Classifieds Business Directory Jobs Real Estate Autos Legal Notices Forums Subscribe Archives
Today is July 31, 2014
home newssports feature opinion happenings society obits techtips

Front Page » July 19, 2005 » Local News » Fire at White Knoll
Published 3,299 days ago

Fire at White Knoll


Print PageEmail PageShareGet Reprints

By COREY BLUEMEL
Staff Writer

The White Knoll fire has spread out in both directions since its start on Thursday.

At approximately 4 p.m. on July 14, lightning sparked a small, "use" fire in the White Knoll area west of Joe's Valley reservoir. The three-four acre fire is located in the Seely Creek drainage on the north end of Wagon Road Ridge. Due to the extensive drought, coupled with the wet spring and heavy snow through the winter months, the growth of light fuels, grasses and shrubs, is very heavy. These light fuels, being very green, are keeping the fire from spreading rapidly.

This fire is creeping through the undergrowth, with occasional, isolated torching of dead trees. As a result of conditions in the area, the U.S. Forest Service Fire Use Manager Kim Soper and Zone Management Officer Brandon Hoffman are constantly monitoring the fire. "We are keeping a crew on site and they are measuring the rate of spread," said Hoffman.

"This is a good opportunity to use the fire to return this area to its natural ecosystem. We will do flyovers of the fire, and along with the on-the-ground monitoring of fuels data, we will keep a close watch on this situation. We are not expecting a catastrophic event. The winds are not a problem, and temperatures are supposed to remain the same for three-four days before a cooling trend." said Hoffman.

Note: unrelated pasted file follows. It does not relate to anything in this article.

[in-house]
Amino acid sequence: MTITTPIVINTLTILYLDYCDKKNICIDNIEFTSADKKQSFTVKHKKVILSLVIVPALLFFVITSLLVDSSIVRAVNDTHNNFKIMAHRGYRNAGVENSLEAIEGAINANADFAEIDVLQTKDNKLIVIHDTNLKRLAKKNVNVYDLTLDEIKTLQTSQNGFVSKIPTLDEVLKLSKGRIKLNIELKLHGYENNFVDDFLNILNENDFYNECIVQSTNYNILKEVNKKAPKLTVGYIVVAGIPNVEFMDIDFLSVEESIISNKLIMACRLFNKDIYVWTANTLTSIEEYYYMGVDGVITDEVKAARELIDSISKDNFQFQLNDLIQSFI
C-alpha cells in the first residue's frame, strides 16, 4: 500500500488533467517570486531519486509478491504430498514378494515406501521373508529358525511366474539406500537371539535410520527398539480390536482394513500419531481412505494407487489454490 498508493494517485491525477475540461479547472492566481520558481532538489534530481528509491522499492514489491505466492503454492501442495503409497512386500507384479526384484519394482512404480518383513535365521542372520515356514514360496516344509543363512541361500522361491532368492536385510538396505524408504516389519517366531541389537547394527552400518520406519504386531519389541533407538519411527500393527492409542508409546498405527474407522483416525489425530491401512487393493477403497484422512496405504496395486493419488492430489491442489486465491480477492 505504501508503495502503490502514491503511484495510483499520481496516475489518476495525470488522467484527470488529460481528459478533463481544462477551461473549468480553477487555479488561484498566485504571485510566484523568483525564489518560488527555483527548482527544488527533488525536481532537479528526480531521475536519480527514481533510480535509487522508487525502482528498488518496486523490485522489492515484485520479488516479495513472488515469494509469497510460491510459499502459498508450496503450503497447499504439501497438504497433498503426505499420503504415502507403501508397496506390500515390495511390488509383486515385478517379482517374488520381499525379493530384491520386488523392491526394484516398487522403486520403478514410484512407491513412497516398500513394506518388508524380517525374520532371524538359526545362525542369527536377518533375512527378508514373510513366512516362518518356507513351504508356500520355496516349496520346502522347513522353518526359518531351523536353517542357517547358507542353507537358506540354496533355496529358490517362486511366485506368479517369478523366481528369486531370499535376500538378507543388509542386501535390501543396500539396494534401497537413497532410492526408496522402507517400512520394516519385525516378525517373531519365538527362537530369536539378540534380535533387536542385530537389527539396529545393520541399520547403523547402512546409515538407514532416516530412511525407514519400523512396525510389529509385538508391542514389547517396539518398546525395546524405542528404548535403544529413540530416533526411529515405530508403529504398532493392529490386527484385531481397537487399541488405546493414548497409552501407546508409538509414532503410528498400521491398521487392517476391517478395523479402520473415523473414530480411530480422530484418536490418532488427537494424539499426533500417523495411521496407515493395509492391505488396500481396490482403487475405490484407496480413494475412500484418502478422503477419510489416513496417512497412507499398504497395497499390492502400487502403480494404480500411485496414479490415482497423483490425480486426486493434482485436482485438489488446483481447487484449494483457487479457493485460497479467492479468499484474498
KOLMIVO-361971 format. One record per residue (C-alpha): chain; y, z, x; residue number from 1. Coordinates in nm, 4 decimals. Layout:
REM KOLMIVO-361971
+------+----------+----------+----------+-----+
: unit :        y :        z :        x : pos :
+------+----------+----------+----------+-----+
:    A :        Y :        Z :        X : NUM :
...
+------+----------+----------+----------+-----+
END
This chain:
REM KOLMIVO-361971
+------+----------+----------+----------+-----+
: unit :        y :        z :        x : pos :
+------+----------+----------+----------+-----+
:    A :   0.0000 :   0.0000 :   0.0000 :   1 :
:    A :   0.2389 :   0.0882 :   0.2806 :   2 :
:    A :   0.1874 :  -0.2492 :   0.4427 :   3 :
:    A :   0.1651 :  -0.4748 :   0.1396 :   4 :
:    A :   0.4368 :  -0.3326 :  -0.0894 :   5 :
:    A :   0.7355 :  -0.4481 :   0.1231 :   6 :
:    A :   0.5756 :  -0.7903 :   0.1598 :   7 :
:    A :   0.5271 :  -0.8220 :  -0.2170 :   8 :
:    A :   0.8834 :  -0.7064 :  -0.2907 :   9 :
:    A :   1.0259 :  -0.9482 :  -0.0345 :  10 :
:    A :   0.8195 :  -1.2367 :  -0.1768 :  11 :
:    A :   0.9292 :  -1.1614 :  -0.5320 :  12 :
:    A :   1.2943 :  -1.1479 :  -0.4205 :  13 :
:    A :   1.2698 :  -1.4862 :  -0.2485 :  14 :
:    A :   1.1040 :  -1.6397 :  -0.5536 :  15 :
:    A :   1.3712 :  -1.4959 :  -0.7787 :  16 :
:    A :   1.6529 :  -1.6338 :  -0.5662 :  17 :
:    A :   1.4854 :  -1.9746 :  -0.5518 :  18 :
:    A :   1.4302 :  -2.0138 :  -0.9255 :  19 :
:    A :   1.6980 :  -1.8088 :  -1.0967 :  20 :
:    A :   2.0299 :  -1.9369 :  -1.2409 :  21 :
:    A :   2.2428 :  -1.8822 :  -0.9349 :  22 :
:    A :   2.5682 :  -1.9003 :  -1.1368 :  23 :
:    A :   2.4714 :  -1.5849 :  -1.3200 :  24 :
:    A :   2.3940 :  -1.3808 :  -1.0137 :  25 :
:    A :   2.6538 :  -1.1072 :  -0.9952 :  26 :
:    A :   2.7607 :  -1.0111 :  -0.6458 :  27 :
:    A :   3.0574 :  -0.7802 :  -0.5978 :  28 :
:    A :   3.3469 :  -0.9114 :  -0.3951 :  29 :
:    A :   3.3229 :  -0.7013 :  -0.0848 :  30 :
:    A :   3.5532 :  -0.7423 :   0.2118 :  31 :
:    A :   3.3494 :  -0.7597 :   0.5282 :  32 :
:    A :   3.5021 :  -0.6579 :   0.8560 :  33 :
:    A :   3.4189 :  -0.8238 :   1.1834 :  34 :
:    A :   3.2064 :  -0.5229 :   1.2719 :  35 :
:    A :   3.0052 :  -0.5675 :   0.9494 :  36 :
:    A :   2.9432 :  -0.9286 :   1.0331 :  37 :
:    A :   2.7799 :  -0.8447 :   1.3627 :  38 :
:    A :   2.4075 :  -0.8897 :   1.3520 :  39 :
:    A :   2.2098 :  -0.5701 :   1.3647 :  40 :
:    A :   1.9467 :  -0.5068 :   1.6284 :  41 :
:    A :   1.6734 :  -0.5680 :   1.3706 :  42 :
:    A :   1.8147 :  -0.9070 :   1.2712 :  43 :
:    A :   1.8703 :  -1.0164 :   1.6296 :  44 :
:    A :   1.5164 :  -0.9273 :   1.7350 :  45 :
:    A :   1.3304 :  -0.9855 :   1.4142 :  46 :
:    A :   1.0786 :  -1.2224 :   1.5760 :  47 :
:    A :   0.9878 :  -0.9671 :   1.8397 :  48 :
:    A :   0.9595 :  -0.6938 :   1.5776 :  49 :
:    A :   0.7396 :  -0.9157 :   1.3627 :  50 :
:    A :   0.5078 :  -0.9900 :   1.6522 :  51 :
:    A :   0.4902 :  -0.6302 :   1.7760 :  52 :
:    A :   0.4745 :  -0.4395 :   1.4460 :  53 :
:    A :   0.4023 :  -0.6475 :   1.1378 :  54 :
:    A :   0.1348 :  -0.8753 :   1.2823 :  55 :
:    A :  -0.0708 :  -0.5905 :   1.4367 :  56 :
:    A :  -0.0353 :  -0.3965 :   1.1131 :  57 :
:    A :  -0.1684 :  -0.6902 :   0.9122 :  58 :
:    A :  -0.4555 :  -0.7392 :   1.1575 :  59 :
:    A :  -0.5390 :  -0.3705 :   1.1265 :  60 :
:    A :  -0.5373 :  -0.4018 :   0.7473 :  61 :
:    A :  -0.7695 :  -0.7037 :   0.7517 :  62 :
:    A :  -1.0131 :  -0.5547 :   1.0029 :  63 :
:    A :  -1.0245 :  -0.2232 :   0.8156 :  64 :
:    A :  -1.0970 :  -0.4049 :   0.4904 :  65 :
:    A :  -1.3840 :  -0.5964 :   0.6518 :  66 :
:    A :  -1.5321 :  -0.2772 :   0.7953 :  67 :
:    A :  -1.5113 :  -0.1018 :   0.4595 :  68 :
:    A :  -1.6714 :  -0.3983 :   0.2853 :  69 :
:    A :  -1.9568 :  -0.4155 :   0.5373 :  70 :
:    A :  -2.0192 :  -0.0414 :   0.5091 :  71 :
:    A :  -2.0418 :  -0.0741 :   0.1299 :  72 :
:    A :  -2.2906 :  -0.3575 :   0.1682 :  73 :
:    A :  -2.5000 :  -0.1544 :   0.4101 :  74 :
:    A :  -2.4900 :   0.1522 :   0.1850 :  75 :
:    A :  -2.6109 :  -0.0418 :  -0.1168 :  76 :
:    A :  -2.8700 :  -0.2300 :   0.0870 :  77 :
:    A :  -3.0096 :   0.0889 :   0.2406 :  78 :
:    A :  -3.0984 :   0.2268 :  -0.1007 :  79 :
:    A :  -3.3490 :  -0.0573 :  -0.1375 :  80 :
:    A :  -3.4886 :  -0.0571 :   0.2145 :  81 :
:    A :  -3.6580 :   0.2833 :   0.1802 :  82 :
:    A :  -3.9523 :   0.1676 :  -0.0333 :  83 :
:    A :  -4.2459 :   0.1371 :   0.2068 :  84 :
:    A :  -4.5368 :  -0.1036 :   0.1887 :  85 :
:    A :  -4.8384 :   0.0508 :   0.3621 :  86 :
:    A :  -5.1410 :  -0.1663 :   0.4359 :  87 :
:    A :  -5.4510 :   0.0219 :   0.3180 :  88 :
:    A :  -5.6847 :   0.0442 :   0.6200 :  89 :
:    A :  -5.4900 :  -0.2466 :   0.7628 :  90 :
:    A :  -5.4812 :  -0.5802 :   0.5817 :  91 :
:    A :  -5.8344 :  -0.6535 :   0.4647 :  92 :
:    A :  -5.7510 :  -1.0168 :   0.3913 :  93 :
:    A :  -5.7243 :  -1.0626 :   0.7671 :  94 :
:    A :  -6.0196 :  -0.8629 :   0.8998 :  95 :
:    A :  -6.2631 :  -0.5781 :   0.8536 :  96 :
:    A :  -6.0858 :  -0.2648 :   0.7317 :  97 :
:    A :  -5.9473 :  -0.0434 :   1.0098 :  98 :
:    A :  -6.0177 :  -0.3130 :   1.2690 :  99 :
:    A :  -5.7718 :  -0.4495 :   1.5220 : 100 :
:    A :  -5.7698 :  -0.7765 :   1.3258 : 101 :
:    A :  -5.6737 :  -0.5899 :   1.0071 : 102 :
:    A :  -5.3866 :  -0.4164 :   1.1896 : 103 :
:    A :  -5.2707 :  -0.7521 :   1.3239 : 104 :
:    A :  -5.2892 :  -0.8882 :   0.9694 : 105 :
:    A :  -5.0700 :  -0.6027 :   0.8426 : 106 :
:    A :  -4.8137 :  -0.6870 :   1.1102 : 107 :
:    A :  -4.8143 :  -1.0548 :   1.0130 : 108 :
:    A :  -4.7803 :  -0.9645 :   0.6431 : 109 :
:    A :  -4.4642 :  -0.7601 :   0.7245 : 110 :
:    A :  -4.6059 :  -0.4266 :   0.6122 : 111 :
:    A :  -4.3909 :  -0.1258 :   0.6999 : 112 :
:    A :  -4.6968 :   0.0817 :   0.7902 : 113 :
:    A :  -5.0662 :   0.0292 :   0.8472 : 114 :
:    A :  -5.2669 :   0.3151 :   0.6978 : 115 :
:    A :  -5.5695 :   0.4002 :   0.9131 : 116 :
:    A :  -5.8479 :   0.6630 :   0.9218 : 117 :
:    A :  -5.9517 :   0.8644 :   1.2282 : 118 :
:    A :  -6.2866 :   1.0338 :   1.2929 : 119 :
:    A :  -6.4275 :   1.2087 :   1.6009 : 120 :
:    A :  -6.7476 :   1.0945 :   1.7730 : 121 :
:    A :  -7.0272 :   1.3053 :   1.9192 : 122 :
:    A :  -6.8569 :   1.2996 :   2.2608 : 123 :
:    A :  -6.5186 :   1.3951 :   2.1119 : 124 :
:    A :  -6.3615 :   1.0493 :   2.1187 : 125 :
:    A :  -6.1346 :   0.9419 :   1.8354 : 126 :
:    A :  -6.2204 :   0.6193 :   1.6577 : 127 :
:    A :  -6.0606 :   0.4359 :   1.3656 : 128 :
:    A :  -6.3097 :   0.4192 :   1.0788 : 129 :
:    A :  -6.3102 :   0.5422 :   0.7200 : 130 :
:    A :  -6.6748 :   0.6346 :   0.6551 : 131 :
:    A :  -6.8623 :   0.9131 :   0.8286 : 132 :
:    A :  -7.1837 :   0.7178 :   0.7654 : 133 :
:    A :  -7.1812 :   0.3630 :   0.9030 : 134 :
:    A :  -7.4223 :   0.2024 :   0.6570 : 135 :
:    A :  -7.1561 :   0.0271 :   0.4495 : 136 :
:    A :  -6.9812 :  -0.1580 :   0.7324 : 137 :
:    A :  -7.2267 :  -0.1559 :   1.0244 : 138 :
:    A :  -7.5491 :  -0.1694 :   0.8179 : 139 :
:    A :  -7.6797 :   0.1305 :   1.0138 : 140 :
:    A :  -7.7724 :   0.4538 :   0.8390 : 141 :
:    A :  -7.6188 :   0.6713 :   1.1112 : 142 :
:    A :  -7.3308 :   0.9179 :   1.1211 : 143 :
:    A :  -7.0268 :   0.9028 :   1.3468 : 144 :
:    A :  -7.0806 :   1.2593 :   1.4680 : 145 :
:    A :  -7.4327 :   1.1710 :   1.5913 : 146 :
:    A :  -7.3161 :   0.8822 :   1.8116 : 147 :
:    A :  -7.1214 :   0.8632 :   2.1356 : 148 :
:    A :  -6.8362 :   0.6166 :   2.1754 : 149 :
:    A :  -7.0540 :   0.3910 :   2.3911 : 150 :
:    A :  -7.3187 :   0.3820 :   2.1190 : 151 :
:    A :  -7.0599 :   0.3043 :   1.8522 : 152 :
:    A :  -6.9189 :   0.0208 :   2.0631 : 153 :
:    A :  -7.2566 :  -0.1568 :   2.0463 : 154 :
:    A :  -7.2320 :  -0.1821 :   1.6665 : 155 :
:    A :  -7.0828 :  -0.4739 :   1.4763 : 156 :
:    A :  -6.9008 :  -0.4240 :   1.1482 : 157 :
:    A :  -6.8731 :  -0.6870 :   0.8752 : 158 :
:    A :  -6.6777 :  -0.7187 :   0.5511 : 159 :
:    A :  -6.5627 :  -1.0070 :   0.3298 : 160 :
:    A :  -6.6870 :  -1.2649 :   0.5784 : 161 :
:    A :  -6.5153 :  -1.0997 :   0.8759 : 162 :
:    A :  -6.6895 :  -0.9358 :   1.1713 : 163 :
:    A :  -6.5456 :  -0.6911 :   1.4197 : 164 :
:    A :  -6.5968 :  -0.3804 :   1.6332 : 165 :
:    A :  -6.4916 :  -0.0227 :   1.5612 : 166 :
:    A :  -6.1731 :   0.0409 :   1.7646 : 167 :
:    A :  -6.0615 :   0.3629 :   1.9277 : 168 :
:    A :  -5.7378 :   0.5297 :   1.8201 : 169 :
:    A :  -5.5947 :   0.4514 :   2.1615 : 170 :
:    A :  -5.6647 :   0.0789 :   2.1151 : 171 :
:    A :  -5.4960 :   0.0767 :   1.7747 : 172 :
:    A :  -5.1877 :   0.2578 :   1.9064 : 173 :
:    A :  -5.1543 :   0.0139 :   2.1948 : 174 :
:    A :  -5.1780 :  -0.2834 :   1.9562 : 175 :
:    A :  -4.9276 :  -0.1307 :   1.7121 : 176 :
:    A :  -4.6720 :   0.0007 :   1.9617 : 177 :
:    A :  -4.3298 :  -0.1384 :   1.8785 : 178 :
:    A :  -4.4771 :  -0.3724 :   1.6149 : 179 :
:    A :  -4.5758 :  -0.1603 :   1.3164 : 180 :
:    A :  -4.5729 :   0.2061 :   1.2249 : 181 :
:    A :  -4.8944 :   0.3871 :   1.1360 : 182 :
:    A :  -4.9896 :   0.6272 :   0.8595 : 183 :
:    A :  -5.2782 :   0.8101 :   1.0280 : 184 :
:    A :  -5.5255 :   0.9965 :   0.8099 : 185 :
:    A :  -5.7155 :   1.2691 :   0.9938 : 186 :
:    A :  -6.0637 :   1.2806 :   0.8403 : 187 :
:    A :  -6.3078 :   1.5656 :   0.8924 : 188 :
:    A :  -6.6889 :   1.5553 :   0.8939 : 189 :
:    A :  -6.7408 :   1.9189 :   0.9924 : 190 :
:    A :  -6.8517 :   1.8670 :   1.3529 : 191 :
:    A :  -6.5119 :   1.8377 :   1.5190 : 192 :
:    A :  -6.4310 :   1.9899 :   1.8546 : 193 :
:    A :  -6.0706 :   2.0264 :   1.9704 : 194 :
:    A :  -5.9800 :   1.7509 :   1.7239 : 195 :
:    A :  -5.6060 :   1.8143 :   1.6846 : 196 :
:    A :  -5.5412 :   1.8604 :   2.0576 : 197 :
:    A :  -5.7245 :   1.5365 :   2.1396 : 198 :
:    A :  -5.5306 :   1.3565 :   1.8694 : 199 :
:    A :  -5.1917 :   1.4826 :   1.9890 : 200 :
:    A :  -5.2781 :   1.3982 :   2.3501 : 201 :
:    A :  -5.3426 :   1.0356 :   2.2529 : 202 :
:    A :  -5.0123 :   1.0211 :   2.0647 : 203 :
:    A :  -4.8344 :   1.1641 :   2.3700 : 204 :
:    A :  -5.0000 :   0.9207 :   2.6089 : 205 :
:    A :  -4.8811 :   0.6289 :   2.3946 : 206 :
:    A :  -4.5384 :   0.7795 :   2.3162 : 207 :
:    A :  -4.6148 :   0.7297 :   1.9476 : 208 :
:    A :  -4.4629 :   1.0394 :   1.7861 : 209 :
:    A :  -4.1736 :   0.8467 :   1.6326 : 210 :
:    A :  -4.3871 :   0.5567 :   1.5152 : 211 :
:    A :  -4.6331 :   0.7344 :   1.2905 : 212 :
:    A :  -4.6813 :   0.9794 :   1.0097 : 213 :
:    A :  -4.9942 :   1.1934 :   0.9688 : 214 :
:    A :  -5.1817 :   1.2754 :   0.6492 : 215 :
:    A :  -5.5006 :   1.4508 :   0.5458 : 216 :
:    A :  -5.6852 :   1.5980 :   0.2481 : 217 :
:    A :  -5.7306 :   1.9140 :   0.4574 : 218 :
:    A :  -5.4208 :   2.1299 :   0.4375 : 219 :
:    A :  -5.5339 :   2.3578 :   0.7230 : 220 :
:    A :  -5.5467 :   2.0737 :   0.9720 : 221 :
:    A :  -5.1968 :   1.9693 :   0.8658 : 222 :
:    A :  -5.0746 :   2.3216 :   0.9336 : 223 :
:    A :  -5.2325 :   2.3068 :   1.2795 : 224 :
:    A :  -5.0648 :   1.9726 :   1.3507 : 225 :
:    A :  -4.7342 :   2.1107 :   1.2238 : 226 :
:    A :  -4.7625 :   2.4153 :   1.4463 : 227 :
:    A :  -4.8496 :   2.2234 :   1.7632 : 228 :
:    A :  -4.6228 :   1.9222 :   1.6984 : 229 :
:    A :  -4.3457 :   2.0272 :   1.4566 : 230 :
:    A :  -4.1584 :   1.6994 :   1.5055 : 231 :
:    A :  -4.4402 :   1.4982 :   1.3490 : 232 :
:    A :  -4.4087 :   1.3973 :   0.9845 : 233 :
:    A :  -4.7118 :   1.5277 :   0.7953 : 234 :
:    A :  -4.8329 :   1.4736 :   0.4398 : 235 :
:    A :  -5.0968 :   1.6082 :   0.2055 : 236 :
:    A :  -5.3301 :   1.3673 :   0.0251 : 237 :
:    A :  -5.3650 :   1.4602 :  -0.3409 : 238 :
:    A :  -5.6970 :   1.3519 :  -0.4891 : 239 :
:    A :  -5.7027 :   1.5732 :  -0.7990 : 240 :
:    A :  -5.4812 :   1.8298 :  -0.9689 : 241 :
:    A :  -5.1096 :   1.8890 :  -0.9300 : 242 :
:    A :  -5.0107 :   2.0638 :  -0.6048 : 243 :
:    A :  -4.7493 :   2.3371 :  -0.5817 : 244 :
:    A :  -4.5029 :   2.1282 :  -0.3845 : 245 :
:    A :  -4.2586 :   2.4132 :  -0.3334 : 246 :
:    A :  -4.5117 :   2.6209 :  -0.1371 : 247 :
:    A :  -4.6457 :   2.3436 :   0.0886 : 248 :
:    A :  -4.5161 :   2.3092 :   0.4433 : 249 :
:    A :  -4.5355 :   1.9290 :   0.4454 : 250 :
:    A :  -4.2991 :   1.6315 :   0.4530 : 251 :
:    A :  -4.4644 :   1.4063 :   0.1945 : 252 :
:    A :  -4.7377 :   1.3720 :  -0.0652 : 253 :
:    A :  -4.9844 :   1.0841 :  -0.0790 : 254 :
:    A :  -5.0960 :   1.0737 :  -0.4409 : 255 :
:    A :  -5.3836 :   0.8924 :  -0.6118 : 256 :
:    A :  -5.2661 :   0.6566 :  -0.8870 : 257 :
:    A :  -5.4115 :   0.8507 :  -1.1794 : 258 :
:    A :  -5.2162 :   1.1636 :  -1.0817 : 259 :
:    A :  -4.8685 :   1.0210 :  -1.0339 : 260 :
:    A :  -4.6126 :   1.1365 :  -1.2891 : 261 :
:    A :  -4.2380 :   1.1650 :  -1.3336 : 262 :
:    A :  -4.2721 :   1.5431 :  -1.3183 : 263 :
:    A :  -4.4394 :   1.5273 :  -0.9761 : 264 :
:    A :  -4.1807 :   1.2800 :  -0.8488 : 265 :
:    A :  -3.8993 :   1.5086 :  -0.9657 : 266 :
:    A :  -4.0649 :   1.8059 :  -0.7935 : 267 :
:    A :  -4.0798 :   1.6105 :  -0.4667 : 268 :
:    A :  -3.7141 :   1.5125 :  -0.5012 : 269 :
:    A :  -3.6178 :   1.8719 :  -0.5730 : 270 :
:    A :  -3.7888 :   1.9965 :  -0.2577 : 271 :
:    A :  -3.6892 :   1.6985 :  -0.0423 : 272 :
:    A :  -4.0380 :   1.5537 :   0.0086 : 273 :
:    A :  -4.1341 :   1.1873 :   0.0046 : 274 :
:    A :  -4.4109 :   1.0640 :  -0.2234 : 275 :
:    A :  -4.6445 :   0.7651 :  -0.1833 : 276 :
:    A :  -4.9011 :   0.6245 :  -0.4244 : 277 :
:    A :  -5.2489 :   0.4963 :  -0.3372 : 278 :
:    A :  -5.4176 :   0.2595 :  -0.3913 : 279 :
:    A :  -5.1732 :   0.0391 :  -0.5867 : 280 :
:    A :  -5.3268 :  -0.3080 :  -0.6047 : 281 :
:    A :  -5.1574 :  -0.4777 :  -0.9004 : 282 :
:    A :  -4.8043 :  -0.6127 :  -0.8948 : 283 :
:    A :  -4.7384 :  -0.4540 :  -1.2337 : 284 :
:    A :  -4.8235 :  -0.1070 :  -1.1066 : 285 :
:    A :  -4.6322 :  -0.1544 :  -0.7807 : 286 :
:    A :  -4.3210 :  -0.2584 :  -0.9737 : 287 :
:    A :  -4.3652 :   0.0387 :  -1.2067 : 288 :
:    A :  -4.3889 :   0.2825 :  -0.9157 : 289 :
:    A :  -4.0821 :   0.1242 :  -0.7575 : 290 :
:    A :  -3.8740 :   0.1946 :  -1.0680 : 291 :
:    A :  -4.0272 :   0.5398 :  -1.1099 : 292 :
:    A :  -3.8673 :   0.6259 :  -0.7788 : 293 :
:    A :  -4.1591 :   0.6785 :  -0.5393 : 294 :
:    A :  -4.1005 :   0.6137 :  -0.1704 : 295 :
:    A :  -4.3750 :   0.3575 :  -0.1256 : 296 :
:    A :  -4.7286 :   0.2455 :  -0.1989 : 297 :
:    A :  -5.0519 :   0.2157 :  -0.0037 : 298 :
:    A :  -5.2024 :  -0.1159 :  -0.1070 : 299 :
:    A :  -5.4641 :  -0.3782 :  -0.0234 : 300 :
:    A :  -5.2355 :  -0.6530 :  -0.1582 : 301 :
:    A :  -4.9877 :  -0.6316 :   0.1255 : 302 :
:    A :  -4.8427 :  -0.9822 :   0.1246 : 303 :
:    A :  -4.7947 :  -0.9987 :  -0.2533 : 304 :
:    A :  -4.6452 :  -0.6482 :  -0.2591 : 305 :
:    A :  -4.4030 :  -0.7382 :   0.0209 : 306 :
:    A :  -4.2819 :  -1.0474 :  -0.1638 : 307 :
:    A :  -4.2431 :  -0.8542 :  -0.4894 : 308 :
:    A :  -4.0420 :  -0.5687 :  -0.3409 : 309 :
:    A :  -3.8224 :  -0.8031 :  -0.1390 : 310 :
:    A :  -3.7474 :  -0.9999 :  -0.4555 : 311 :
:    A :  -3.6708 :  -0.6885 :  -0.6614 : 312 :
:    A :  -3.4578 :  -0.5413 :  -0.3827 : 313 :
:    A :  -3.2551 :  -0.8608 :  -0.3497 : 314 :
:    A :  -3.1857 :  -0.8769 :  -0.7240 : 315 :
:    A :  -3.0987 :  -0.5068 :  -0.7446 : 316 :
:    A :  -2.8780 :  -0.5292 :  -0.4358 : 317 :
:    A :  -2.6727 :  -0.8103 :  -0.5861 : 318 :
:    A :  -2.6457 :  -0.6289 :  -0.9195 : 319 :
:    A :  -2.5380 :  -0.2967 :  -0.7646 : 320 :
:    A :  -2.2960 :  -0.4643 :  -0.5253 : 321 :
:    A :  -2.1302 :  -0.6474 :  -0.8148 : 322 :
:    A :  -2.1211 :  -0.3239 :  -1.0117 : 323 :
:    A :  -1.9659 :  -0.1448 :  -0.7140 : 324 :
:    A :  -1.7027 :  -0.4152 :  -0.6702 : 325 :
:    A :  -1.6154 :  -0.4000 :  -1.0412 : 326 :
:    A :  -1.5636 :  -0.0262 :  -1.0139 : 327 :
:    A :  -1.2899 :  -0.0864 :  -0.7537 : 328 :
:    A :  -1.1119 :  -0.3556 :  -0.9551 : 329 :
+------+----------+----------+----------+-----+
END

The natural progression of a fire is to move upslope. This fire may creep downhill, but is not expected to move a great distance. The forest service is expecting a low to moderate spread and are not performing any suppression activities.

As of Sunday evening, the fire has grown to 20-25 acres and is spreading slowly. Fire activity is speeded up during the day with some wind activity.

"This is a good thing," said Hoffman. "It is burning the dead trees and downed timber. The area will regenerate with aspens, grasses, and natural shrubs. We are monitoring this fire carefully, and safety is the first thing we evaluate. There is no danger to structures or private lands in the area." Hoffman added.


Print PageEmail PageShareGet Reprints


Top of Page


 
Web Poll  
December 7, 2010
Approximately how many Emery County Progress articles per day do you view or read online?
More than 10
(93.63%)
About 5-10
(0.57%)
About 2-5
(0.9%)
One
(0.91%)
None
(3.98%)
17745 total votes

Provide us with feedback by visiting our community forums, by email, or by calling us at 435-381-2431.

Local News  
July 19, 2005
Recent Local News
Quick Links
Subscribe via RSS
Related Articles  
Related Stories



Best viewed with Firefox
Get Firefox

© Emery County Progress, 2000-2008. All rights reserved. All material found on this website, unless otherwise specified, is copyright and may not be reproduced without the explicit written permission from the publisher of the Emery County Progress.
Legal Notices & Terms of Use    Privacy Policy    Advertising Info    FAQ    Contact Us
  RSS Feeds    News on Your Site    Staff Information    Submitting Content    About Us
z